Golf

Steady if unspectacular, both Rory McIlroy and Shane Lowry opened with sub-par rounds as the opening day’s play in the men’s individual tournament at Kasumigaseki Golf Club was disrupted by a lightning storm that caused a delay of almost two and a half hours.

As unheralded Austrian Sepp Straka, ranked 161st in the world and still in search of a breakthrough win on the PGA Tour where he plies his craft, produced a bogey-free 63, eight-under-par, to claim the first round lead, it was more a case of steady as it goes for the two Irishmen.

Shane Lowry plays a shot from a bunker on the 11th hole. Photo: Matt York/AP Photo
Shane Lowry plays a shot from a bunker on the 11th hole. Photo: Matt York/AP Photo

McIlroy, as he has done in Ryder Cups, opted not to wear a cap in the humid conditions and featured four birdies and two bogeys in a 69 for tied-20th, while Lowry, with two birdies and one bogey, signed for a 70 to finish his day’s work in tied-31st in the 60 man field. Both have work to do if they are to manufacture a way into medal contention.

Swimming

Shane Ryan broke the Irish record for the 100m butterfly in his heat, coming home in 52.52 to take fourth in his race.

After missing the backstroke - his best event - with injury earlier in the week an Irish record put a gloss on this year’s Games for Ryan even though his time wasn’t enough to qualify for the semi-finals.

Shane Ryan on the way to finishing fourth in his heat for the 100m butterfly. Photo: Bryan Keane/Inpho
Shane Ryan on the way to finishing fourth in his heat for the 100m butterfly. Photo: Bryan Keane/Inpho

‘I’m super happy to end on that, especially after all the injuries I’ve been going through,’ the Irish swimmer said afterwards.

Judo

In the judo, Ben Fletcher also gave it everything, only to lose by a Waza-ari to opponent Mukhammadkarim Khurramov of Uzbekistan in the elimination rounds of the men -100kg. Like his sister Megan, it was a close contest decided late on.

“He started strong, and I probably didn’t match him to start with, but I finished strong,” Fletcher said afterwards. “He managed to score, so he could then defend that. He played it smart, he got a good score. It is difficult, as there are all the what ifs. At the end of the day, I lost. You can analyse it as much as you want but that’s the end result.”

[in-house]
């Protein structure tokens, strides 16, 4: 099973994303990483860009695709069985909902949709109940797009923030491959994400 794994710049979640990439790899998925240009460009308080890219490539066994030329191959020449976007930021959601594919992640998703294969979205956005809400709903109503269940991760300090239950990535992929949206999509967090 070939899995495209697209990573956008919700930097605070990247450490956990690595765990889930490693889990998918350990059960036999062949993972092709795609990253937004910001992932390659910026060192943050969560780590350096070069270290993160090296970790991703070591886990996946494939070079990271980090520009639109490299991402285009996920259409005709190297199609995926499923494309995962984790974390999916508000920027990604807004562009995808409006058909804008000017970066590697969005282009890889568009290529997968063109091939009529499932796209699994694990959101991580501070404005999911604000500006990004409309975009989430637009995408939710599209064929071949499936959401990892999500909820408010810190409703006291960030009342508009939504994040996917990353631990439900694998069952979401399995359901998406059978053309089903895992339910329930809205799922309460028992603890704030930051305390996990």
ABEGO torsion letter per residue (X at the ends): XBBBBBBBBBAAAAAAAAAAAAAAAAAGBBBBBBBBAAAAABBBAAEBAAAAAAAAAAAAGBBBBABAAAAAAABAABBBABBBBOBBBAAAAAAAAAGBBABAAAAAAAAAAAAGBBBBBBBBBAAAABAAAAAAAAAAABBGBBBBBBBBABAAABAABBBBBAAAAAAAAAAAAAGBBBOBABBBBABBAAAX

Fletcher fought hard to make these Games having suffered a broken leg earlier on in the year, but he was not going to miss the opportunity to take part. “It was always going to be touch and go to get here. Preparation went as good as it could do. We did everything we could, given the time and unfortunately, it wasn’t enough. If it was any other tournament you probably wouldn’t come back from injury for it, but it is the Olympic Games and there is a lot of effort to qualify. During parts of the qualification process, I was ranked in the top 10 so it was not in my mind to not try and compete.”

Megan Fletcher, who competed in the Women’s -70kg yesterday and was knocked out by eventual silver medallist Michaela Polleres was cheering her brother on from the stands.

“Having Megan here is brilliant. For the two of us, we have been to an Olympic Games together and that’s pretty special. It is really nice for our family as well, obviously we would have liked for it to have gone differently, but it is a big achievement to even be here. It is a big deal for us, and a big deal for us to be able to represent our family in Ireland, especially our family in Bruff, Limerick.”

Shooting

In the men’s trap qualifying, Derek Burnett finished 26th on his fifth appearance at the Olympic Games.

A score of 118 left the Longford man four points off the mark needed to qualify for the top-six final.

Derek Burnett competes in the men’s trap shooting at the Asaka Shooting Range. Photo: Mike Egerton/PA Wire
Derek Burnett competes in the men’s trap shooting at the Asaka Shooting Range. Photo: Mike Egerton/PA Wire

Burnett picked up where he left off, posting two more 24-shot rounds. He missed his first shot of the day but got into his rhythm after that, finishing his competition as consistently as possible. Competing in his fifth Games - having debuted at Sydney 2000 - Burnett’s score of 118 is just one shot down on the performance that earned him ninth place in Athens.

Speaking afterwards, Burnett acknowledged that his first-round score of 22 hampered his potential qualification chances, saying “the first one was the one that did all the damage, I missed three targets and really, you’re out of the running after missing three targets.

Burnett showed incredible consistency across the final four rounds, but felt he needed a perfect score along the way. “You’re always pushing for a 25, but it just didn’t seem to be in the script here. I shot four 24’s after, and they were all good, but with the level that’s here at this Olympics - it’s just unbelievable.”